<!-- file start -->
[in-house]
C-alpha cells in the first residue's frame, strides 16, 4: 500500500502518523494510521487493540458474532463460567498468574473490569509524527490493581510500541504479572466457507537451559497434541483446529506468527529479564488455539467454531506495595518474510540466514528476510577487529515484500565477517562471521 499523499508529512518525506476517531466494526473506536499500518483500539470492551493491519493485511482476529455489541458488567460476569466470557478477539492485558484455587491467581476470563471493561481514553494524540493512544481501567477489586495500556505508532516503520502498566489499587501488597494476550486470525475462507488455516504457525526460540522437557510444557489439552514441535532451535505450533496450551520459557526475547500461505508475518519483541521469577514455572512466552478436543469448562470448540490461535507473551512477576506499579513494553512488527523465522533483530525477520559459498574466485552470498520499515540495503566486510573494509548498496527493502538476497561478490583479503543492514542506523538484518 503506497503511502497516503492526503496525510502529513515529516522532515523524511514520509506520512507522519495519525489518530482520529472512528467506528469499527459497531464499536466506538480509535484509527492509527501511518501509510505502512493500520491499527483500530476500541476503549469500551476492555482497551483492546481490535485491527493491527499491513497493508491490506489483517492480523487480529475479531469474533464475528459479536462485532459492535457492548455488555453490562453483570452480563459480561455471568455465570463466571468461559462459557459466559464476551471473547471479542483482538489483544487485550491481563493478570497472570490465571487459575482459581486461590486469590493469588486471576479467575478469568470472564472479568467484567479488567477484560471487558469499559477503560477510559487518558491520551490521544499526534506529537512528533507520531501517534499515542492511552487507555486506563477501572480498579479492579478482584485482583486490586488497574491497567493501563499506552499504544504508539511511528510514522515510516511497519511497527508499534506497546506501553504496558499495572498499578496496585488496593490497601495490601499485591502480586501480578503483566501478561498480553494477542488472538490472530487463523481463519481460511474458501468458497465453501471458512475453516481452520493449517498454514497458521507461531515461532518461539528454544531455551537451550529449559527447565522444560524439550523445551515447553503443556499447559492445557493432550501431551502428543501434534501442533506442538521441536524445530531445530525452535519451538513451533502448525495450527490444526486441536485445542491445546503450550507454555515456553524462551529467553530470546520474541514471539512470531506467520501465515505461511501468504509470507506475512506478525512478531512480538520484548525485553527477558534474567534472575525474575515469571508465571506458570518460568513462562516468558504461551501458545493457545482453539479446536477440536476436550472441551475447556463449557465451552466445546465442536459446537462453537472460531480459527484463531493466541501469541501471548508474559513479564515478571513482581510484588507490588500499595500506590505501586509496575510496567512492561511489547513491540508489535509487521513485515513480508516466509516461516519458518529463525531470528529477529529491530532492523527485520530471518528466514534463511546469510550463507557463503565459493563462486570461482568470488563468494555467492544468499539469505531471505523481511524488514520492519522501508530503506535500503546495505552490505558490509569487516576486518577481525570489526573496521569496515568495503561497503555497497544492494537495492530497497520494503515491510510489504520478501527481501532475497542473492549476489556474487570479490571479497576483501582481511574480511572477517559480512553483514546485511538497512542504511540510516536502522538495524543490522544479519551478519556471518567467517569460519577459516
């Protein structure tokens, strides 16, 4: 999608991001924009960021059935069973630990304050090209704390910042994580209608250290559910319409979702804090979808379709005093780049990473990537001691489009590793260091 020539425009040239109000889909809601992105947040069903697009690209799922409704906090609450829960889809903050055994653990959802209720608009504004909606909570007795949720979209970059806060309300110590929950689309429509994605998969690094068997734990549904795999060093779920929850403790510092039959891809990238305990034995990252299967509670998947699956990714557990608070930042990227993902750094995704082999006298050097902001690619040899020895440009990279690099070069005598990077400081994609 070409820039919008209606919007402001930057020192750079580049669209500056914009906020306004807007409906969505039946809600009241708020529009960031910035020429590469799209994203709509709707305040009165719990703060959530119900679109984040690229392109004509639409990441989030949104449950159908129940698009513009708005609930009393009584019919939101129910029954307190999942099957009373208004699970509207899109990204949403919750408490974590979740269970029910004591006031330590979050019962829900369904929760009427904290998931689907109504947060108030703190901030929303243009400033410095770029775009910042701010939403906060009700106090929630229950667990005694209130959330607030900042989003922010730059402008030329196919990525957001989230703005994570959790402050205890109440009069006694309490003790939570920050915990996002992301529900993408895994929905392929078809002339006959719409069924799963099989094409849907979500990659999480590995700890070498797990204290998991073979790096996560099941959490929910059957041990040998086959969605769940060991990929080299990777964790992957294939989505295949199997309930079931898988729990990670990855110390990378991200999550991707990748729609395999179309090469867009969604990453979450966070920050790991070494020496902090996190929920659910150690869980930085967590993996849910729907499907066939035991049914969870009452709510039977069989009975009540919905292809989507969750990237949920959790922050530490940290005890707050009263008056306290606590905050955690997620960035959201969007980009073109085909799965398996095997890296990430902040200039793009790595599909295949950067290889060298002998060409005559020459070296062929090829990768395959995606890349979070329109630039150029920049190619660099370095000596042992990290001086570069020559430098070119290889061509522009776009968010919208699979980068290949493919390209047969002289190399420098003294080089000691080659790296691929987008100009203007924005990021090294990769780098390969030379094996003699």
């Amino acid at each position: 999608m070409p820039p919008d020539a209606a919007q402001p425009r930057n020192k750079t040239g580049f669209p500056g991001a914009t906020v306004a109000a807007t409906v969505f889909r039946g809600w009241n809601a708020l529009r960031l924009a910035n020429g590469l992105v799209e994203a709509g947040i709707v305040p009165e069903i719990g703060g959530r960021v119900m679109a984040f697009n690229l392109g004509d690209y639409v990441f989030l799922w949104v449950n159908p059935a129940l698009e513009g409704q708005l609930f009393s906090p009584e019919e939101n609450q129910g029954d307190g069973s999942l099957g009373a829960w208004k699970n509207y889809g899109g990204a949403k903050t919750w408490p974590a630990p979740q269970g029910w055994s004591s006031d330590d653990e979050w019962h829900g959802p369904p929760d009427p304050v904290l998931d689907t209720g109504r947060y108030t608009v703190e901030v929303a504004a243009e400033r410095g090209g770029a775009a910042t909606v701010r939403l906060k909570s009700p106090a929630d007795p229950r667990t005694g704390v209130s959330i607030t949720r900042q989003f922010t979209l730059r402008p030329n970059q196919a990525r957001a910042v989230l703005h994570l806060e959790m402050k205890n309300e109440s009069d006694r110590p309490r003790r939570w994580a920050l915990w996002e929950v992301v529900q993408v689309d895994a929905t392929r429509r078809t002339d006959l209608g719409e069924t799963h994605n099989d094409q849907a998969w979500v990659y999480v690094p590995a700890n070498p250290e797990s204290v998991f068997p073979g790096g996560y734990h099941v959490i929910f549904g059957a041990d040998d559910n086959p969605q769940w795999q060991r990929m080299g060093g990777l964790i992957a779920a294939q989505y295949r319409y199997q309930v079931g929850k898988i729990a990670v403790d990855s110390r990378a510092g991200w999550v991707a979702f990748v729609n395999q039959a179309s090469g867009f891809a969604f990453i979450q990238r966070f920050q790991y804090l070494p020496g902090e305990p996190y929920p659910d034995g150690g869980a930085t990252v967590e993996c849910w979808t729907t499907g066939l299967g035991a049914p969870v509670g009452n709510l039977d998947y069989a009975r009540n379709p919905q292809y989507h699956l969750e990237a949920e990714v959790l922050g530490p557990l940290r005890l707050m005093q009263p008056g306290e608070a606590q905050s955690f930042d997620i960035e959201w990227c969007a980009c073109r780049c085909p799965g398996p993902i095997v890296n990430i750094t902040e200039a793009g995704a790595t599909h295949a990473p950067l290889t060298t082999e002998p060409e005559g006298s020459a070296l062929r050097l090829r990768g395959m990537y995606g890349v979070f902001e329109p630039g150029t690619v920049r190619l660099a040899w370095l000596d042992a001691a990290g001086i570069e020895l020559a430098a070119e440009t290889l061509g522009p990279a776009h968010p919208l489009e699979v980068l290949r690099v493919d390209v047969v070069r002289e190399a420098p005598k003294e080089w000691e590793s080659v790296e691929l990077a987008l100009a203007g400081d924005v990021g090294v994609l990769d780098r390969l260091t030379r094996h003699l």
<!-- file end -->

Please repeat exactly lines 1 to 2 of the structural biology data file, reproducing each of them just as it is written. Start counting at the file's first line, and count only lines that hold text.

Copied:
[in-house]
C-alpha cells in the first residue's frame, strides 16, 4: 500500500502518523494510521487493540458474532463460567498468574473490569509524527490493581510500541504479572466457507537451559497434541483446529506468527529479564488455539467454531506495595518474510540466514528476510577487529515484500565477517562471521 499523499508529512518525506476517531466494526473506536499500518483500539470492551493491519493485511482476529455489541458488567460476569466470557478477539492485558484455587491467581476470563471493561481514553494524540493512544481501567477489586495500556505508532516503520502498566489499587501488597494476550486470525475462507488455516504457525526460540522437557510444557489439552514441535532451535505450533496450551520459557526475547500461505508475518519483541521469577514455572512466552478436543469448562470448540490461535507473551512477576506499579513494553512488527523465522533483530525477520559459498574466485552470498520499515540495503566486510573494509548498496527493502538476497561478490583479503543492514542506523538484518 503506497503511502497516503492526503496525510502529513515529516522532515523524511514520509506520512507522519495519525489518530482520529472512528467506528469499527459497531464499536466506538480509535484509527492509527501511518501509510505502512493500520491499527483500530476500541476503549469500551476492555482497551483492546481490535485491527493491527499491513497493508491490506489483517492480523487480529475479531469474533464475528459479536462485532459492535457492548455488555453490562453483570452480563459480561455471568455465570463466571468461559462459557459466559464476551471473547471479542483482538489483544487485550491481563493478570497472570490465571487459575482459581486461590486469590493469588486471576479467575478469568470472564472479568467484567479488567477484560471487558469499559477503560477510559487518558491520551490521544499526534506529537512528533507520531501517534499515542492511552487507555486506563477501572480498579479492579478482584485482583486490586488497574491497567493501563499506552499504544504508539511511528510514522515510516511497519511497527508499534506497546506501553504496558499495572498499578496496585488496593490497601495490601499485591502480586501480578503483566501478561498480553494477542488472538490472530487463523481463519481460511474458501468458497465453501471458512475453516481452520493449517498454514497458521507461531515461532518461539528454544531455551537451550529449559527447565522444560524439550523445551515447553503443556499447559492445557493432550501431551502428543501434534501442533506442538521441536524445530531445530525452535519451538513451533502448525495450527490444526486441536485445542491445546503450550507454555515456553524462551529467553530470546520474541514471539512470531506467520501465515505461511501468504509470507506475512506478525512478531512480538520484548525485553527477558534474567534472575525474575515469571508465571506458570518460568513462562516468558504461551501458545493457545482453539479446536477440536476436550472441551475447556463449557465451552466445546465442536459446537462453537472460531480459527484463531493466541501469541501471548508474559513479564515478571513482581510484588507490588500499595500506590505501586509496575510496567512492561511489547513491540508489535509487521513485515513480508516466509516461516519458518529463525531470528529477529529491530532492523527485520530471518528466514534463511546469510550463507557463503565459493563462486570461482568470488563468494555467492544468499539469505531471505523481511524488514520492519522501508530503506535500503546495505552490505558490509569487516576486518577481525570489526573496521569496515568495503561497503555497497544492494537495492530497497520494503515491510510489504520478501527481501532475497542473492549476489556474487570479490571479497576483501582481511574480511572477517559480512553483514546485511538497512542504511540510516536502522538495524543490522544479519551478519556471518567467517569460519577459516